straw man

Two illustrations of a very serious, and very common, intellectual vice:

One: When Jon Monfasani write a highly critical evaluation of Stephen Greenblatt’s book The Swerve: How the World Became Modern for Reviews in History, Greenblatt responded — and this is the whole of his response —, “I plead guilty to the Burckhardtianism of which John Monfasani accuses me. That is, I am of the devil’s party that believes that something significant happened in the Renaissance. And I plead guilty as well to the conviction, regarded by my genial and learned reviewer as ‘eccentric’, that atomism – whose principal vehicle was Lucretius’ De rerum natura – was crucially important in the intellectual trajectory that led to Jefferson, Marx, Darwin, and Einstein.”

Now, if you read Monfasani’s review, you’ll discover that Greenblatt has simply ignored the detailed and careful argument that Monfasani makes in order to pretend that Monfasani has said ridiculous things. Oh yeah, Monfasani, that guy who thinks nothing significant happened in the Renaissance.

Two: Thomas Pfau, in his recent Minding the Modern, adopts a version of what I have called the neo-Thomist interpretation of history — sort of the opposite of the Whig interpretation of history — according to which a handful of late-medieval Franciscan nominalists broke down the great edifice of Thomist thought and thereby brought about the great catastrophes we call the Reformation and Modernity. Pfau has done his reading, so he knows that there are dissenting historical narratives out there, notably that of Bonnie Dorrick Kent in her 1995 book Virtues of the will: the Transformation of Ethics in the Late Thirteenth Century. Here’s how Pfau deals with Kent’s argument:

Among the most strident accounts in this regard is that by Bonnie Kent, who rejects Alasdair MacIntyre’s reading of Aquinas as having achieved a synthesis of Aristotelian and Augustinian thought and — particularly in Whose Justice? and Three Rival Versions — relying excessively on Étienne Gilson’s master-narrative, which unfolds the History of Christian Philosophy in the Middle Ages from an unabashedly Thomist perspective…. Thus Kent rejects “the tendency to describe thirteenth- and fourteenth-century thought in anticipation of developments centuries later. Knowing what will come, the modern writer easily slips into foreshadowing, dividing those masters and doctrines that were ‘properly’ medieval from those that anticipated, even helped to produce, the ultimate divorce of philosophy from theology.” Needless to say, the present argument reaffirms — albeit also seeks to demonstrate at the level of close textual interpretation — the viability, indeed the necessity, of narrative continuities in the domain of intellectual history and philosophical theology.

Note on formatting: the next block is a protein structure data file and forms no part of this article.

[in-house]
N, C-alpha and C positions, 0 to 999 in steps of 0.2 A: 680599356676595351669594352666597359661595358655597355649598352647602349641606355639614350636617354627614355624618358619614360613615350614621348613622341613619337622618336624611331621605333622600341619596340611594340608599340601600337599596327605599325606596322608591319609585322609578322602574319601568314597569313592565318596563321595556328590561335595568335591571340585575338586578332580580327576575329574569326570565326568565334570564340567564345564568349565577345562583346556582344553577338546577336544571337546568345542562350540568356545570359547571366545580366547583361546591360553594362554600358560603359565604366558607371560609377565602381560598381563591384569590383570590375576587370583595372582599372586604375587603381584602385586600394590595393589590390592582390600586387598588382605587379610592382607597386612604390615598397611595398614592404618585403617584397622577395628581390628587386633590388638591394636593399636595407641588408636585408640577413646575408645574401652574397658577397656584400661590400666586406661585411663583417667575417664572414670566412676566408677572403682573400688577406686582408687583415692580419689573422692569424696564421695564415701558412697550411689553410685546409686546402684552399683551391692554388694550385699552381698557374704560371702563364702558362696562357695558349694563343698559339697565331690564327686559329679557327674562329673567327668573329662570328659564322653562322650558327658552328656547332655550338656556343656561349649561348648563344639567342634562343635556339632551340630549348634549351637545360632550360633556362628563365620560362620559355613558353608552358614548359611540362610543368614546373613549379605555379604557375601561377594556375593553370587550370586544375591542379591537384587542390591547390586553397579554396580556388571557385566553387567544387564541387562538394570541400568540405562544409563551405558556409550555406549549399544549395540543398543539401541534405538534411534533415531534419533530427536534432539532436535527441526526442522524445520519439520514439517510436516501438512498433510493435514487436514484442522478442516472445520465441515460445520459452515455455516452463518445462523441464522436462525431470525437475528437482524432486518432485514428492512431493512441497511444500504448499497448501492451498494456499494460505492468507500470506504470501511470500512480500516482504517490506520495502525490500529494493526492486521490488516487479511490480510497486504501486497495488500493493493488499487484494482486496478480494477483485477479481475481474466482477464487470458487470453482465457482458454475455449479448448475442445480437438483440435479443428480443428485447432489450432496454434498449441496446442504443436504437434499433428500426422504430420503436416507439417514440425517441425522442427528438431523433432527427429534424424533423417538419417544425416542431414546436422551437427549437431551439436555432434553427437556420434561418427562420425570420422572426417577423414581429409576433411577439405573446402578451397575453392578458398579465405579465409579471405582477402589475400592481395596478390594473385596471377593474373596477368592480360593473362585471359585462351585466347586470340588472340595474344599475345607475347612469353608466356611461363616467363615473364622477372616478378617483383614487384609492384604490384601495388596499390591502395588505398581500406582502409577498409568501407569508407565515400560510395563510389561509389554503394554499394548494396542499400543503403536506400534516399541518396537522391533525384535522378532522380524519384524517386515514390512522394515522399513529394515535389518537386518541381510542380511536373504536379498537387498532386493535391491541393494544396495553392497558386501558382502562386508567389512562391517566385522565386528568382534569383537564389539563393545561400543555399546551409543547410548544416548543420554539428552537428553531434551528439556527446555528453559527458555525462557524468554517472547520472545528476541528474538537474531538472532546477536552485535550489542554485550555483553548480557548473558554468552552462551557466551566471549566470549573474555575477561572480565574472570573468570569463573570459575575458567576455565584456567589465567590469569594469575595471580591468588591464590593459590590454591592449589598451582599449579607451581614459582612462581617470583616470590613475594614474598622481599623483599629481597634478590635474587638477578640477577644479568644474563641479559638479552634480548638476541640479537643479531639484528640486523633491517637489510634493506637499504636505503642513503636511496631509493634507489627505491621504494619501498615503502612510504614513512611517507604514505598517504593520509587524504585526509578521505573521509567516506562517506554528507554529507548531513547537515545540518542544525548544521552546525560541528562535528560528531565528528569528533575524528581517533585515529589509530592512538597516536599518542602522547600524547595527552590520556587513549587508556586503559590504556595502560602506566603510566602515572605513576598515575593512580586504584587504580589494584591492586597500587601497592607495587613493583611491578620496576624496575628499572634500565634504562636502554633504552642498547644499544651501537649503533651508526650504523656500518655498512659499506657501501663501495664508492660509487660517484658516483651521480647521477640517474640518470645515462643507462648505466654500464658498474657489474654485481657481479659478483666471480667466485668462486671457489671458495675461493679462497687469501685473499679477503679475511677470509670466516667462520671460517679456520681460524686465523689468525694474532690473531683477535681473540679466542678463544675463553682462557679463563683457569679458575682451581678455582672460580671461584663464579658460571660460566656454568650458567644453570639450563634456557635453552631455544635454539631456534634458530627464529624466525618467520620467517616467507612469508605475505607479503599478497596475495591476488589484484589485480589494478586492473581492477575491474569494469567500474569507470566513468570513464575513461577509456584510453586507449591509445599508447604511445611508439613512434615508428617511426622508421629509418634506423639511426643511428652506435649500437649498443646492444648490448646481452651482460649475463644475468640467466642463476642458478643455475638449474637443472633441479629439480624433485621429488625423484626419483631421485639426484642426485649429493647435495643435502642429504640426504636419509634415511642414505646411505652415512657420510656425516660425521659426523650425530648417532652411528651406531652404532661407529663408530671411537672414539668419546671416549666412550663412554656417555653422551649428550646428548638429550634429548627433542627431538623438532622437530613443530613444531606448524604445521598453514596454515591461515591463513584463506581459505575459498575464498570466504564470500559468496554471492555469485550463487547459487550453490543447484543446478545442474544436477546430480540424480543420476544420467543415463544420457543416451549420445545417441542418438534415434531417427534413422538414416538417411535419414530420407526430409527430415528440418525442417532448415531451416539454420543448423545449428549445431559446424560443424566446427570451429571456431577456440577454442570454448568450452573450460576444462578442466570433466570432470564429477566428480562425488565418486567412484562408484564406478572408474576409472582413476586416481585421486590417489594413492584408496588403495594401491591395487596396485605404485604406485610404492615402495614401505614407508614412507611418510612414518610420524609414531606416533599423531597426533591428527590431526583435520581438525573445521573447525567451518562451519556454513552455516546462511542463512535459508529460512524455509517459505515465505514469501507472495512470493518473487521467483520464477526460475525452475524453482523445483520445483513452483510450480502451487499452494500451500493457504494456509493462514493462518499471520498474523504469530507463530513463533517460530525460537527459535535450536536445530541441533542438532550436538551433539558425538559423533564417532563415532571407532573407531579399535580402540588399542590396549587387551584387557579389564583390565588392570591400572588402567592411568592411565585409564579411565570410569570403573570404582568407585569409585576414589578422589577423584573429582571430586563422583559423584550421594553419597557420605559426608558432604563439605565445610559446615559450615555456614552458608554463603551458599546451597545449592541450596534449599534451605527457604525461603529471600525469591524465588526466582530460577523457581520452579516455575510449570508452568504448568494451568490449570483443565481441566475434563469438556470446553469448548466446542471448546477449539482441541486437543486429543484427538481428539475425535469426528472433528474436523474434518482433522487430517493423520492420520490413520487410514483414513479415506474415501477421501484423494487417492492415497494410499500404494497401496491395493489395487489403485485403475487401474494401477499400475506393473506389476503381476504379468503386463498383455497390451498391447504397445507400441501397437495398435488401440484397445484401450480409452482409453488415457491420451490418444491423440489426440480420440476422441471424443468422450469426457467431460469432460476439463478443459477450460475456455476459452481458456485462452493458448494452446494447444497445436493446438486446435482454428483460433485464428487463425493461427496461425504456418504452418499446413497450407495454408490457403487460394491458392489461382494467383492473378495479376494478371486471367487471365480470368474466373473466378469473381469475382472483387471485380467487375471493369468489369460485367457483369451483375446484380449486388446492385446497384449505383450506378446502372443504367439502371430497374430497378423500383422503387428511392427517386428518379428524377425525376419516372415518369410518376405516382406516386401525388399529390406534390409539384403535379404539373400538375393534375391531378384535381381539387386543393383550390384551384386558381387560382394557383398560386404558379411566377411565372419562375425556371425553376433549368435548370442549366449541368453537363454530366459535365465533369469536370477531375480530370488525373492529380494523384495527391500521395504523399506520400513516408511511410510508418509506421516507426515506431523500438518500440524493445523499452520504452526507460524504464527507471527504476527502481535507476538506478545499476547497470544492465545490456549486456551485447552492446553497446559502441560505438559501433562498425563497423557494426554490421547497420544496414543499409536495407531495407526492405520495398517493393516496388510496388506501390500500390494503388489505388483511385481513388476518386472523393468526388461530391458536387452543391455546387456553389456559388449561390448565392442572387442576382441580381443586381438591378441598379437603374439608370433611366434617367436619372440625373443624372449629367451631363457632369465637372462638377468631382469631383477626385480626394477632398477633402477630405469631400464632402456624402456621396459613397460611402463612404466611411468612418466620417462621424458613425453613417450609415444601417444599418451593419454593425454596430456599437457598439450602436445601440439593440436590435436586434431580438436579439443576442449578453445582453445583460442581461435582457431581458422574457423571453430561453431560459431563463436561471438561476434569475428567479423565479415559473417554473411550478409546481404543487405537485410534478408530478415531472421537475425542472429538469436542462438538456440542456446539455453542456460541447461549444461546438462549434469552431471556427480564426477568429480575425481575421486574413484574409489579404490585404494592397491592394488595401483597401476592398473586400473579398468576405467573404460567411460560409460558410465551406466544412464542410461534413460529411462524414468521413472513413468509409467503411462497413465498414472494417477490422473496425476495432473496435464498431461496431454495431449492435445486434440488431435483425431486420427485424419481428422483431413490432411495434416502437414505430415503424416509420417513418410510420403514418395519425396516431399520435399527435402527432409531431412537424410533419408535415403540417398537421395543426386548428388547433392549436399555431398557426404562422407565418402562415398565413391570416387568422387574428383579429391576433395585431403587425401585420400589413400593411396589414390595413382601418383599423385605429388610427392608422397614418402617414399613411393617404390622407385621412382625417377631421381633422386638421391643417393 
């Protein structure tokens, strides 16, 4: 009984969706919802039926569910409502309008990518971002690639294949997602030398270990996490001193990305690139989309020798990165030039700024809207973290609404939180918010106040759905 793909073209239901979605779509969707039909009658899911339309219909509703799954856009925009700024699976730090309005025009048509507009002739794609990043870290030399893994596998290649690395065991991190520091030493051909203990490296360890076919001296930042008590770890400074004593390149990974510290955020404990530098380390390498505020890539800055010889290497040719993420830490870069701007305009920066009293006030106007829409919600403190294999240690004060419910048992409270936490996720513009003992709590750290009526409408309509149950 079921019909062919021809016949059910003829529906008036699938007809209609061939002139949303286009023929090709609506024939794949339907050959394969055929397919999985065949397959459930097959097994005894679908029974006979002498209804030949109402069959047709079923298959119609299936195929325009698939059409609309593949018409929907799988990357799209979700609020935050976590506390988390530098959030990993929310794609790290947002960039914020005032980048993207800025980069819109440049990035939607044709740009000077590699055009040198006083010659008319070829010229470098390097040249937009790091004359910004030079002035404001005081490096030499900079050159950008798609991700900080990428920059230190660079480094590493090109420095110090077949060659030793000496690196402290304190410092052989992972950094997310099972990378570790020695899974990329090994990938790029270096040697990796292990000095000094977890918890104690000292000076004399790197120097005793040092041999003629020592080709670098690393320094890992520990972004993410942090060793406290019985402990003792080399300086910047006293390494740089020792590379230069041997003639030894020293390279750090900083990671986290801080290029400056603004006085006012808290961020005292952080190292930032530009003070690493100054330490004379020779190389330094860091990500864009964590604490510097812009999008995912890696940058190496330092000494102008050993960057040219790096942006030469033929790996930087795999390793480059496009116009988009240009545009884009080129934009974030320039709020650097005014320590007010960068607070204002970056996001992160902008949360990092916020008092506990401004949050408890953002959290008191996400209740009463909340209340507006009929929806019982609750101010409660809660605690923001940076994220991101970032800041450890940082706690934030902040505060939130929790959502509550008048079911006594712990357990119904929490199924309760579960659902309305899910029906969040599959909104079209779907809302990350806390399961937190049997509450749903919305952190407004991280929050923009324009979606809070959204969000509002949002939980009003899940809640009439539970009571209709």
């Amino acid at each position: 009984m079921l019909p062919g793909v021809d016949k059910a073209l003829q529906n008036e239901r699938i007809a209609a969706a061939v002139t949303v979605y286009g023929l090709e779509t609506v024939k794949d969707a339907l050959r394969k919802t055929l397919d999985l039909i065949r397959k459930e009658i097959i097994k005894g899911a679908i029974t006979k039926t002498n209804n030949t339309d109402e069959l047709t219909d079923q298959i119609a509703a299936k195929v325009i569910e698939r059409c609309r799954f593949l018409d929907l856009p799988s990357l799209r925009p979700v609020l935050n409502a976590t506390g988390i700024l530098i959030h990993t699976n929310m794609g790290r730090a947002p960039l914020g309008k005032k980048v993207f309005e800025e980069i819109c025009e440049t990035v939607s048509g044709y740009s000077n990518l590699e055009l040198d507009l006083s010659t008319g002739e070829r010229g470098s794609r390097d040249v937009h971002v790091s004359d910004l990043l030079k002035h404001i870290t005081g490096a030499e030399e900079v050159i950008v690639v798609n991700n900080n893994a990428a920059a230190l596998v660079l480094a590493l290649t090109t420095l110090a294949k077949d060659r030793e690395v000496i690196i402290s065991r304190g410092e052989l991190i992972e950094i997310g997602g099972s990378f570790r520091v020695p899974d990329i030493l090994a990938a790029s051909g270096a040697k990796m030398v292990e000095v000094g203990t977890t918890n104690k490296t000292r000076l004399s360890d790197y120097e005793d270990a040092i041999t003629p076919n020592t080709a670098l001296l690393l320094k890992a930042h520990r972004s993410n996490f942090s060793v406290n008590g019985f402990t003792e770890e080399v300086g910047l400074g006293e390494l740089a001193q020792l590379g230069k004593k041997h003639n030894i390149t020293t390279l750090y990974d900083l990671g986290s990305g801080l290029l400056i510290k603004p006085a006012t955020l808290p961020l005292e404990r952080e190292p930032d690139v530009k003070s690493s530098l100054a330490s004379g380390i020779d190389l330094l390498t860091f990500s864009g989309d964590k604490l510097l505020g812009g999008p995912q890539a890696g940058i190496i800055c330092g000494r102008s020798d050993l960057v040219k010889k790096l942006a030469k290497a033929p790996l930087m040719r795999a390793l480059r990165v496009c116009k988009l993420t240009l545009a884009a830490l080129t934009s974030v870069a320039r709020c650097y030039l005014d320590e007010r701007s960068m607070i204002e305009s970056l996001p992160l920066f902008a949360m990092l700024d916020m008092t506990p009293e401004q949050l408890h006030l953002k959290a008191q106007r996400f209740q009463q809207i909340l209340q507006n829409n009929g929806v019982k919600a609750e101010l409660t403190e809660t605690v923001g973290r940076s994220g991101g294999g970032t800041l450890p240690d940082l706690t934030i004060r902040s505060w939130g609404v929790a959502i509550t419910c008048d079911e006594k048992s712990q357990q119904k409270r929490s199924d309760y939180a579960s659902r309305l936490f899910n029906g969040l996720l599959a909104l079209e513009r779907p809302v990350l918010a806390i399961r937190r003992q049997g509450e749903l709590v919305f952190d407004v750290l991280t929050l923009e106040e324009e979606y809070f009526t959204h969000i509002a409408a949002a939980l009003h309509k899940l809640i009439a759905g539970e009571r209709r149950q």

Two moves of note here: first, before allowing us to hear what Kent’s argument is, Pfau preemptively describes it as “strident”; second, he casts her dissent from the neo-Thomist narrative as a wholesale rejection of “narrative continuities in the domain of intellectual history and philosophical theology.” But of course absolutely nothing that Kent writes repudiates “narrative continuities.” Rather, she argues (persuasively, to my mind) that one particular claim of narrative continuity is mistaken.

So to critics of The Swerve Greenblatt says, “I guess you don’t think anything significant happened in the Renaissance.” And to critics of the neo-Thomist account, Pfau says, “I guess you don’t believe in narrative continuities in intellectual history.” Pure strawmannery, of course; it’s just sadly interesting to see it at work on what are supposed to be the Higher Levels of intellectual discourse.